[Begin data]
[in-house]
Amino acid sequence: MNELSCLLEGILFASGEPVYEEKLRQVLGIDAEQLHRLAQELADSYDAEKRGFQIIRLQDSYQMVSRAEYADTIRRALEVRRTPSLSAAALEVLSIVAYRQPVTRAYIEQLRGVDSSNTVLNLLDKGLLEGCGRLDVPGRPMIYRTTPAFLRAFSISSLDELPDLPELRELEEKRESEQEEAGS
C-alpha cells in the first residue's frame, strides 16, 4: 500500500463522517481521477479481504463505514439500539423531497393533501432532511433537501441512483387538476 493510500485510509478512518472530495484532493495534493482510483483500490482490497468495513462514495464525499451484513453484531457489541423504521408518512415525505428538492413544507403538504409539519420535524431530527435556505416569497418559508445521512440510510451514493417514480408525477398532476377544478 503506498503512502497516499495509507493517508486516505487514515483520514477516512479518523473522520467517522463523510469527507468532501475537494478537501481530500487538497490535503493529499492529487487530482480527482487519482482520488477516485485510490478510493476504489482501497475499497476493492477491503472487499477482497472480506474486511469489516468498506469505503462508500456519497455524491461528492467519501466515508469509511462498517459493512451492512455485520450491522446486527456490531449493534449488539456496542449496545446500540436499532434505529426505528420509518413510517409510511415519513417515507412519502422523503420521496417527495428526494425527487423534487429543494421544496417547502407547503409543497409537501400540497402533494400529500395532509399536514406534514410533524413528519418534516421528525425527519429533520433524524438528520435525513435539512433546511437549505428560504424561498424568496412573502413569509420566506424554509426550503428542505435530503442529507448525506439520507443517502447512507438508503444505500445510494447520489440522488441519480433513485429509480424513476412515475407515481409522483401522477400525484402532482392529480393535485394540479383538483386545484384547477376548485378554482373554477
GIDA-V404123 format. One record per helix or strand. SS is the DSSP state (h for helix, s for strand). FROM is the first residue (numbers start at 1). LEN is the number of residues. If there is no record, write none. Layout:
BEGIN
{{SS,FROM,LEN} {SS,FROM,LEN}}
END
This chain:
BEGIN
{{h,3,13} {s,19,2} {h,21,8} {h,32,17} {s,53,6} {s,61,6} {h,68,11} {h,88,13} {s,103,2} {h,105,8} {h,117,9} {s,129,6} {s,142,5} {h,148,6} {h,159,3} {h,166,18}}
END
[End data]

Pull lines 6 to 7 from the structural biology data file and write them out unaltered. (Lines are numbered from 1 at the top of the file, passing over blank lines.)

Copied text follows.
{{SS,FROM,LEN} {SS,FROM,LEN}}
END